By Eileen Yacknin
Mar. 8, 1974, Oberlin Review
Noting that “in a place like Oberlin, oppression and discrimination are much more subtle; people here accept things on an intellectual level, as long as it doesn’t directly involve them,” Student Services Intern for Homosexual Concerns Randy Weiss, ’75, emphasized the need for this recently created position.
The post of Intern for Homosexual Concerns, approved at the end of the last semester by Dean of Students George Langeler and ex-President Robert Fuller, grew out of a recommendation presented by “a group of students who met to define the needs of gay students on campus and to propose a program by which these concerns could be voiced and met.”
Stella Graham, ’73, one of the proponents of the student proposal and a spearheader or the petition drive which resulted in a substantial number of supporting signatures, was slated to fill the one-semester internship job, but left Oberlin suddenly, leaving the position vacant. Weiss, who had decide not to re-enroll this semester, applied for and secured this appointment.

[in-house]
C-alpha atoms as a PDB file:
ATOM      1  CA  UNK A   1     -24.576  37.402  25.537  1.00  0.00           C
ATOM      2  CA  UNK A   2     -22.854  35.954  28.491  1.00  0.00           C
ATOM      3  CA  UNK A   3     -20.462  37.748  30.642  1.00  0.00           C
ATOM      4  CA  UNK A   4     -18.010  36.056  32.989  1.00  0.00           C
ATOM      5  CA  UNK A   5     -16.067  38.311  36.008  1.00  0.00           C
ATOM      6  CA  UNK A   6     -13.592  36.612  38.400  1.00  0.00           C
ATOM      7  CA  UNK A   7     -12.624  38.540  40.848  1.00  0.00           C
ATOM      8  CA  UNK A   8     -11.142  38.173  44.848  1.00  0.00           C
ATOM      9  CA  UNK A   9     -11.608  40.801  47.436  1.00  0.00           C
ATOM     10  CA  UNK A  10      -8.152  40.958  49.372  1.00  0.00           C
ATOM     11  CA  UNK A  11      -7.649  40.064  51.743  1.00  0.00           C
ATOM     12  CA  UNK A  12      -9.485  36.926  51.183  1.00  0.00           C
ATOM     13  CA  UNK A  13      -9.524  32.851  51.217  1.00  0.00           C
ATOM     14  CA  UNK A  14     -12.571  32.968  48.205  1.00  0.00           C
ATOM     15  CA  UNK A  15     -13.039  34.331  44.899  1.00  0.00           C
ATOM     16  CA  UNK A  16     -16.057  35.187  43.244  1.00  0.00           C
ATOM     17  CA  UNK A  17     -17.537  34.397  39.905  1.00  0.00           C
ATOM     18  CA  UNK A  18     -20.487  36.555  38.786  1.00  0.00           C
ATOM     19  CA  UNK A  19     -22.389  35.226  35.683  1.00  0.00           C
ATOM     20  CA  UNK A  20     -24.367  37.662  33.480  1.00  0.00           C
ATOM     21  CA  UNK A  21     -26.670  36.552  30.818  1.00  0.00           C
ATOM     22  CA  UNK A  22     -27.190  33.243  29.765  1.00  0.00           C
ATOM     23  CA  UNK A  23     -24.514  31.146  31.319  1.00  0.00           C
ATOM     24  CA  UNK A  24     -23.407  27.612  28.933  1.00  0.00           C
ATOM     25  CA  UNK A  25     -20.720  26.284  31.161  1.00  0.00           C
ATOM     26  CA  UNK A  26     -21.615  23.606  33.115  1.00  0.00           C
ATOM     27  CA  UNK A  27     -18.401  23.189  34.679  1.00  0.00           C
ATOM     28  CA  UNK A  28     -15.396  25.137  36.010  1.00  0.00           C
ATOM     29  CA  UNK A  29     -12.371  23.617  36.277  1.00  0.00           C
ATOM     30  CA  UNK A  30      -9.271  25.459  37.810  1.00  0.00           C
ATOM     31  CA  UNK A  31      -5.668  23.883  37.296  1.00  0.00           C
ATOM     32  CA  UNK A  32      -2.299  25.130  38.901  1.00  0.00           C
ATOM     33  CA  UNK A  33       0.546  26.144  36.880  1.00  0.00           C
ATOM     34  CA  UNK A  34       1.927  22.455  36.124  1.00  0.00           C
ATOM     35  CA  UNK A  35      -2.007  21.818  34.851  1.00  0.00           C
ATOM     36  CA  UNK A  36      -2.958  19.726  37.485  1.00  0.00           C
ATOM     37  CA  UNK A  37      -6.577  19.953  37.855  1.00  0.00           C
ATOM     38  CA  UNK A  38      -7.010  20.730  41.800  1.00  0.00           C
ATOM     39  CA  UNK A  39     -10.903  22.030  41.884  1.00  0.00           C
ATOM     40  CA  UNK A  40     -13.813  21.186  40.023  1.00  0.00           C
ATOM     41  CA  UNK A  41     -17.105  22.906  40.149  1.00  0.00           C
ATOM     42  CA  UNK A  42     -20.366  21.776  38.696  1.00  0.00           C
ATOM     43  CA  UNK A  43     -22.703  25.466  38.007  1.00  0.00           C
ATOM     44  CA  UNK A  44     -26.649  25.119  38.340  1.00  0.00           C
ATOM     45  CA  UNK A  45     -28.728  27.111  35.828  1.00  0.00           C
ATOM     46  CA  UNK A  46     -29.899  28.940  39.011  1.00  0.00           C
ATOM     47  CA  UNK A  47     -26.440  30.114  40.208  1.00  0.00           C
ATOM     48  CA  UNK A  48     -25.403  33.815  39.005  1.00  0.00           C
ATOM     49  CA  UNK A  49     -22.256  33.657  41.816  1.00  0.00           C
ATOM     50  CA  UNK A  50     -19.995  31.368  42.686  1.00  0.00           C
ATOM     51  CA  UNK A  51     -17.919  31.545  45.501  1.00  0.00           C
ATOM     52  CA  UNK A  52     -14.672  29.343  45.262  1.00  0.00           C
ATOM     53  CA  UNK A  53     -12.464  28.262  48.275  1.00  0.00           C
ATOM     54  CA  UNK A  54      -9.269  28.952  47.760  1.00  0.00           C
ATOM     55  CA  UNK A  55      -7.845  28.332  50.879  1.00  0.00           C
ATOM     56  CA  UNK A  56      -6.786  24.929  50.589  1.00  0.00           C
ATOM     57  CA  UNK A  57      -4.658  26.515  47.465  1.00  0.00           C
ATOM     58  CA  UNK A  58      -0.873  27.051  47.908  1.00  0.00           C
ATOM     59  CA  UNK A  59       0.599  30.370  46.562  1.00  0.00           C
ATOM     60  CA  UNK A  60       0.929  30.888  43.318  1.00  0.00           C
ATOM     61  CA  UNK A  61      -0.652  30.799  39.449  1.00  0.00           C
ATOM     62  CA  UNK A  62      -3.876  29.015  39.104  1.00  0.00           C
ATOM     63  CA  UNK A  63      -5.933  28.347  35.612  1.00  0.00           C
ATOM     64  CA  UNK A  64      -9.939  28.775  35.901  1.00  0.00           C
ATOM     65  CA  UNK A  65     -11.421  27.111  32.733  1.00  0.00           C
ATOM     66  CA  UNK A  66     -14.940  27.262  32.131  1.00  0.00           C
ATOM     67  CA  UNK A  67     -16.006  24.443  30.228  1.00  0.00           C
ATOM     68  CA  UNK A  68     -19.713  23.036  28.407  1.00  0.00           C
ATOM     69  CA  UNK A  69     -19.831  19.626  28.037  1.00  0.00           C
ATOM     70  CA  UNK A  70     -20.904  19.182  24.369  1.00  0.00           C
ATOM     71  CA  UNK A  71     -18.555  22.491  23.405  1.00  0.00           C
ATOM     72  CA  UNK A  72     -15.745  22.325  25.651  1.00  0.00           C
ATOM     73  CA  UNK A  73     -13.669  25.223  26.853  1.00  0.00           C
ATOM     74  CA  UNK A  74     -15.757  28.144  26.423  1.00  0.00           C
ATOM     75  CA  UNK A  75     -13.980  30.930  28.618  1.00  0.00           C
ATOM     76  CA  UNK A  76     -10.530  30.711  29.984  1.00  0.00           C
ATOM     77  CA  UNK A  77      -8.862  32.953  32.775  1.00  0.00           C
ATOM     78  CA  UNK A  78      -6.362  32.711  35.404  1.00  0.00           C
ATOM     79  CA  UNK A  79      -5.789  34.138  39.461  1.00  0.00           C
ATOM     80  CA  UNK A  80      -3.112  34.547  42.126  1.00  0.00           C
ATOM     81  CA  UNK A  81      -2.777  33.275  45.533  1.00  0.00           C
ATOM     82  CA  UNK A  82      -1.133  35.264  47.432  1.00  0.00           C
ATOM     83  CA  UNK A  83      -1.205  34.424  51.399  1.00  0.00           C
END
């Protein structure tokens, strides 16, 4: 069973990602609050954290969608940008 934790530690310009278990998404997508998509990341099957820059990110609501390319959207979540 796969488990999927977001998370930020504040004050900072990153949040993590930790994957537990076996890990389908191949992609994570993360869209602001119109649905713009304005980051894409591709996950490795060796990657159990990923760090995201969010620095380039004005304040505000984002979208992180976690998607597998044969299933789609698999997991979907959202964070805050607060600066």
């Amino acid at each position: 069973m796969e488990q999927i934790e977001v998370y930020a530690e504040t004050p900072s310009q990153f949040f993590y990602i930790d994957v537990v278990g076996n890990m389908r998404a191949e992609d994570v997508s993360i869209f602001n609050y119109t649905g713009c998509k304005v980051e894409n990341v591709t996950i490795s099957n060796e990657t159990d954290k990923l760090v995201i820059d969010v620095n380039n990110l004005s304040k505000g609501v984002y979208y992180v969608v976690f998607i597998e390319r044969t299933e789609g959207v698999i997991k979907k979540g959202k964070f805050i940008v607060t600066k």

Weiss views his role as “servicing the whole spectrum of the community, from hetero- to homosexuality.” He added, “I now have this College position but I don’t want it to be narrowly defined as such. I hope to be able to reach out in other than institutional ways.” His responsibilities will entail, most importantly, “efforts to raise people’s consciousness with respect to sexuality other than heterosexuality: to make people—heterosexuals, bisexuals, and homosexuals—more comfortable with the notion and viability of non-heterosexual experiences.”
Weiss will also work with existing campus counseling services, to insure “that adequate counseling on homosexuality does exist within the basic institutional framework.” He stressed, however, that psychological counseling, while part of the job is not inherently related to homosexuality.
“The focus of my job,” emphasized Weiss, “will hopefully be to steer away from the oppressive aspects of homosexuality, and deal with the creation of positive attitudes with respect to the subject. The issue of homosexuality and bisexual acceptance is very relevant at Oberlin, because people here are so involved with exploring different levels of intimacy in relationships.”